Yahoo Finance’s Alexis Christoforous, Brian Sozzi, and Andy Serwer review Netflix CEO Reed Hasting’s new book, and discuss different CEO management techniques.
ALEXIS CHRISTOFOROUS: The pandemic has changed how a lot of CEOs think about their workforce. And the new book from Netflix co-CEO, Reed Hastings, unveiled a different approach to keeping and getting rid of talent while building a successful business. Our editor in chief, Andy Serwer, is here with us now. Happy Monday morning to you Andy. A lot of CEOs, I guess, reveal their secrets in this book. Did anything in particular stick out to you?
ANDY SERWER: Well, you know, it’s interesting because Reed Hastings is sort of quietly been known, Alexis, for someone with some very serious management chops. And he has something called the Netflix “culture deck,” which has been out on the internet for about a decade that is a widely read document in terms of how to run a company. And Netflix is a little bit different.
They believe in some very radical transparency. They believe in not having a vacation policy. There’s no talking behind coworker’s backs. And also no matter how good you are, if you’re just good and another better person comes along, you are out, and that applies to just anyone across the board at the company, Hastings says, including himself.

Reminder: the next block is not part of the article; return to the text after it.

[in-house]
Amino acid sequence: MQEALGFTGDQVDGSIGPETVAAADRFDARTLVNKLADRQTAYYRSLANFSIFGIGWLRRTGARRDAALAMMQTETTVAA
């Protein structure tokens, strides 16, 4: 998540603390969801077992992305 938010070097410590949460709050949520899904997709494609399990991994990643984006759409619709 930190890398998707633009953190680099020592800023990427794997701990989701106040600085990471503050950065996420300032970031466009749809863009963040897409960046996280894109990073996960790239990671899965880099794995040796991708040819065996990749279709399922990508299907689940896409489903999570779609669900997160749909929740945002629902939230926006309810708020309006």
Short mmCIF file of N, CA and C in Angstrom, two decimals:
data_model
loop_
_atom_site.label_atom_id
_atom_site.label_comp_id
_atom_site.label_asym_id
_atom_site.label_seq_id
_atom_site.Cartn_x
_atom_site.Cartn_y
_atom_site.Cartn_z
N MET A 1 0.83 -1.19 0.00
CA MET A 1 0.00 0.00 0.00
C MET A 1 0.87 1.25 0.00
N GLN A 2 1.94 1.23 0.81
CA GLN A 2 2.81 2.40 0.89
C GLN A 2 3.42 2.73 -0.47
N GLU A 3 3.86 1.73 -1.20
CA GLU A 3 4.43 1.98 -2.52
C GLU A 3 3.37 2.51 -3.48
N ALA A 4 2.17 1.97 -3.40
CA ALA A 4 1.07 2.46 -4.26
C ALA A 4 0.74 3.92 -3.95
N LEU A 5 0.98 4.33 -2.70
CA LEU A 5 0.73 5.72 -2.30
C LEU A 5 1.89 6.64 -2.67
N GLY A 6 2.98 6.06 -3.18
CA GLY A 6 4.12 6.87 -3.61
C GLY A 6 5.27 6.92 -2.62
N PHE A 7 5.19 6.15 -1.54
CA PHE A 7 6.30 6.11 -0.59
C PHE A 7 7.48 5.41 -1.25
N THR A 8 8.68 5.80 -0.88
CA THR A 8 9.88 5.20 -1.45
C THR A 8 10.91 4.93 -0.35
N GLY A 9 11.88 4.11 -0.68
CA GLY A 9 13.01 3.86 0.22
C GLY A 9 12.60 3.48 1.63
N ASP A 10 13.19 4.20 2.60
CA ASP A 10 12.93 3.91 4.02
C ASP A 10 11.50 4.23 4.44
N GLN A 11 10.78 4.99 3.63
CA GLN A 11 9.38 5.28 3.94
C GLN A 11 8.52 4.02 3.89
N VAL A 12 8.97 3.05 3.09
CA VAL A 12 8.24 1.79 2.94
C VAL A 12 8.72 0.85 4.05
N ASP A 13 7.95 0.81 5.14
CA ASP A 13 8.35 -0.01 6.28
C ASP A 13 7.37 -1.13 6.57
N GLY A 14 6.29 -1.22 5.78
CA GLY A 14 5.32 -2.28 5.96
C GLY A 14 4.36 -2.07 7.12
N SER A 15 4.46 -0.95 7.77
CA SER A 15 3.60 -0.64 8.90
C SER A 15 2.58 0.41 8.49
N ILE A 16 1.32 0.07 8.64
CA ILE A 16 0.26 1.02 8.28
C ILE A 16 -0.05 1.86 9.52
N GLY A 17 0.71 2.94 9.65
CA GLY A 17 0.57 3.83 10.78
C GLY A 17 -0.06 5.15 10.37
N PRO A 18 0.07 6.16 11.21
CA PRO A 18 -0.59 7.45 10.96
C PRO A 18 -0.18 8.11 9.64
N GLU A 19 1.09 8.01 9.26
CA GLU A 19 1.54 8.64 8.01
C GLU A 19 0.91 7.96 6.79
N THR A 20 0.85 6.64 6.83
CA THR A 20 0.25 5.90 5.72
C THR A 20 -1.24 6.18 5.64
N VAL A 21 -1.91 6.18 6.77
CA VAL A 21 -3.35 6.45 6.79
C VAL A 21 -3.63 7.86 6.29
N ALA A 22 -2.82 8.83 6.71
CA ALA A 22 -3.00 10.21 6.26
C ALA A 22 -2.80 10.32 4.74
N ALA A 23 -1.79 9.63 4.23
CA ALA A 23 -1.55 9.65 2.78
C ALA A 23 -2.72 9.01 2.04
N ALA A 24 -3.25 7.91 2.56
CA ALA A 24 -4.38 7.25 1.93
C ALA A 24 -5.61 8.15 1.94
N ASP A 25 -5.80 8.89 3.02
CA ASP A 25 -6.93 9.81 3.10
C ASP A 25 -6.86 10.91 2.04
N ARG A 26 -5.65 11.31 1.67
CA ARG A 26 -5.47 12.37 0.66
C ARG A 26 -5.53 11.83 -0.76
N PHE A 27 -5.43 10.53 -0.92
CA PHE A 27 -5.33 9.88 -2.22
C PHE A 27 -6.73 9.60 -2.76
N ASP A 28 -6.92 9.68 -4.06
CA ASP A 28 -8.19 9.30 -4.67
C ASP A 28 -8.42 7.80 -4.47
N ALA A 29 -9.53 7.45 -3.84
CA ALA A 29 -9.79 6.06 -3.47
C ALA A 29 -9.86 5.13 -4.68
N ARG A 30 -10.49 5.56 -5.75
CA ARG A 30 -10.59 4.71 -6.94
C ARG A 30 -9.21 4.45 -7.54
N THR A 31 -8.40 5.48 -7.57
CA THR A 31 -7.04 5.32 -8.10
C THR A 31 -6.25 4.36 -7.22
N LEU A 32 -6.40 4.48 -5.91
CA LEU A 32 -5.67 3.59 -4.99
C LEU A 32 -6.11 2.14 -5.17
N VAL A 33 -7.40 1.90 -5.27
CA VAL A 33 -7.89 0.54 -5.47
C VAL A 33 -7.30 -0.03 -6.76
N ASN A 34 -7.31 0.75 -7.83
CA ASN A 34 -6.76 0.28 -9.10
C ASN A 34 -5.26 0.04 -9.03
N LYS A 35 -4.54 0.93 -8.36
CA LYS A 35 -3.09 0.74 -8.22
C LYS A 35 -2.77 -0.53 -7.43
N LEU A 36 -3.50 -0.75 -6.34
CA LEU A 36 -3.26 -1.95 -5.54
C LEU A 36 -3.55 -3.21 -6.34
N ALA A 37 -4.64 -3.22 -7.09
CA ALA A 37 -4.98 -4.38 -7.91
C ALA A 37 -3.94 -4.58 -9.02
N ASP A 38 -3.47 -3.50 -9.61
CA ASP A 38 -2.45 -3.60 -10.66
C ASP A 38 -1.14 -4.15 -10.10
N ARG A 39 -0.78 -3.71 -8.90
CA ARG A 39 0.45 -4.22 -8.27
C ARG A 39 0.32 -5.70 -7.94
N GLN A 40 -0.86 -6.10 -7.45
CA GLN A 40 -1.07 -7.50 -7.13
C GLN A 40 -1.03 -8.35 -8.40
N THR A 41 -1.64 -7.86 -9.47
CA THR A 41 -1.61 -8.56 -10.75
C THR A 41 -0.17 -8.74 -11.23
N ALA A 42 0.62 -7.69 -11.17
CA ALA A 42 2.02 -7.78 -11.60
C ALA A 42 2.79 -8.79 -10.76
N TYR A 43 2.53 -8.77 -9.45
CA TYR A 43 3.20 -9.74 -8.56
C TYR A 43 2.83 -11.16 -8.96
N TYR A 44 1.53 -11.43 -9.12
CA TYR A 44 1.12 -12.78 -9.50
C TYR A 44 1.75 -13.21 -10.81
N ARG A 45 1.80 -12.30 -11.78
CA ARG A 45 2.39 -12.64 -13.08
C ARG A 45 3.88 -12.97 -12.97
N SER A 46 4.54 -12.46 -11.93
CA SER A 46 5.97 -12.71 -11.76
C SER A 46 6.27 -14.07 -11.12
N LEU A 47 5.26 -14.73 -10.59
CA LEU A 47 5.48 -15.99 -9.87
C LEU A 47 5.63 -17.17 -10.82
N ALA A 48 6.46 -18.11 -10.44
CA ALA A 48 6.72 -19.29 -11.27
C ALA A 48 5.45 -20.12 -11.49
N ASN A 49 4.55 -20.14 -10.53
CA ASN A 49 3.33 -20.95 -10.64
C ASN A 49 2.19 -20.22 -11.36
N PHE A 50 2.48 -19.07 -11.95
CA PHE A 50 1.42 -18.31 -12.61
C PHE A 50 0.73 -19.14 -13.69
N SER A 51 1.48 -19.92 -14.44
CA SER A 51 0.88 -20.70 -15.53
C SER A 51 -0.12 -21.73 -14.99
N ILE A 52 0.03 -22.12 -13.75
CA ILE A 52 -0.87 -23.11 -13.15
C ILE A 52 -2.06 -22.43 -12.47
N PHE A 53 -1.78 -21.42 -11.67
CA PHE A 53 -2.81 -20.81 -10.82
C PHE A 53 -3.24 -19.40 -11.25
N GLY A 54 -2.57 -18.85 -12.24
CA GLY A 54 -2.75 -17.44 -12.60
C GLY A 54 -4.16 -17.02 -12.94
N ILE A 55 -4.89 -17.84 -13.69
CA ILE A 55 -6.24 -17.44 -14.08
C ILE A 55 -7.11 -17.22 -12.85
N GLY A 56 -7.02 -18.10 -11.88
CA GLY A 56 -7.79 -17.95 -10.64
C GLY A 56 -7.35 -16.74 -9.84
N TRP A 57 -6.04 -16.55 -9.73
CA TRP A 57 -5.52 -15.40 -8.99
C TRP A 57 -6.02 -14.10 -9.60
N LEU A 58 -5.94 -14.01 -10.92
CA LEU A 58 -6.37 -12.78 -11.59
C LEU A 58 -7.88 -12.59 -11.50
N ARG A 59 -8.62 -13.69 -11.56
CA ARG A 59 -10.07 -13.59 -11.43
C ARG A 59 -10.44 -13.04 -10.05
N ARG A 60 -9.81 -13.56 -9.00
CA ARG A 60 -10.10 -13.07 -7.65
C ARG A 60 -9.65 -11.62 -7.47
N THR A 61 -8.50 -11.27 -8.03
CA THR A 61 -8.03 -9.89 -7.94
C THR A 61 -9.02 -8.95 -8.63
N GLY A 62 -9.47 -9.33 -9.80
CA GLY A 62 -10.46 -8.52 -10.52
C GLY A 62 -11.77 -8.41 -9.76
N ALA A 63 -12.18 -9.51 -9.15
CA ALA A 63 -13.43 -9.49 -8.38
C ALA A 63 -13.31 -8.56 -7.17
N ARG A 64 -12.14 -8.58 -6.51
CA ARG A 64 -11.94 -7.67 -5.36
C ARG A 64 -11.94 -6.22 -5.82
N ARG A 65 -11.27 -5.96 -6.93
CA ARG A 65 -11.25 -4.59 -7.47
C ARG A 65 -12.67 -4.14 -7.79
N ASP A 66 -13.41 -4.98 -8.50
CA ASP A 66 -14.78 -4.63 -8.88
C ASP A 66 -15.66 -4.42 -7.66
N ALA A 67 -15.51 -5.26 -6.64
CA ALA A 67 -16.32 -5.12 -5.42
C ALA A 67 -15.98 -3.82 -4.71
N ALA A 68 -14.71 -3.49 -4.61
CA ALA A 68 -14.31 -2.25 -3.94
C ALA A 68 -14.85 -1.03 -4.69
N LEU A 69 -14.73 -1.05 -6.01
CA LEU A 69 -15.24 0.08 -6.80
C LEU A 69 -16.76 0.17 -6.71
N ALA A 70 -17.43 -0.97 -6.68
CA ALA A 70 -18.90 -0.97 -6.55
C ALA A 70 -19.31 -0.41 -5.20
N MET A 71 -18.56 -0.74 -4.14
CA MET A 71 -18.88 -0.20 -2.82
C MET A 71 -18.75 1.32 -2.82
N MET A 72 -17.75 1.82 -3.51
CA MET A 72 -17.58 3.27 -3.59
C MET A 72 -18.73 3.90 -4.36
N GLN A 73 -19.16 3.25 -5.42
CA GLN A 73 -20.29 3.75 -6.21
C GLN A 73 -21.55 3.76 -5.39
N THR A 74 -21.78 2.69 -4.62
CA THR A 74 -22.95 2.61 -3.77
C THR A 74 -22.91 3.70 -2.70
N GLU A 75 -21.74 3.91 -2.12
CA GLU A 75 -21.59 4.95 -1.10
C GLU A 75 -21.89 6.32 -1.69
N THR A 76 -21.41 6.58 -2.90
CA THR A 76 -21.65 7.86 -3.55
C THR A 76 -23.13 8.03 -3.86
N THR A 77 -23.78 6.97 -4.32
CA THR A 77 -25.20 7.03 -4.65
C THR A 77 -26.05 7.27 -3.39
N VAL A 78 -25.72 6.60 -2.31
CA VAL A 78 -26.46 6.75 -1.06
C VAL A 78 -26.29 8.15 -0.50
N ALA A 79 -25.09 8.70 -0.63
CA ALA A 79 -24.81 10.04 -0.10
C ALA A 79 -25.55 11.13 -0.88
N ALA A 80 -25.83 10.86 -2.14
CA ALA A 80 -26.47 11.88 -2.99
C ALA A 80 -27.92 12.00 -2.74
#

BRIAN SOZZI: Andy, how does Reed Hastings management style compare to, let’s say, perhaps one of the biggest legends in management, Jack Welch, or at least he was once a legend in management?
ANDY SERWER: Yeah, you know, it’s interesting because these kind of CEOs who are gurus come and go a little bit. And I was saying that right now, you know, he’s someone people really look to as well as Jeff Bezos, of course, and Ray Dalio from Bridgewater. Jack Welch used to be that guy, right? Say, 20 years ago, when he was running GE at its heyday, you know, he could do no wrong. He was writing best sellers and then he retired.
And then ever since then, the stock was at $60, it’s about $6 now. Ever since then, we’ve been learning more about Jack Welch and his time there, the late Jack Welch, and really he wasn’t all that. And you know, he ran it with GE Capital was kind of a black box and set– setup his successor, Jeff Immelt, for a very rough patch. And so you have to be careful if you’re a CEO putting this stuff out there that you’re really walking that talk.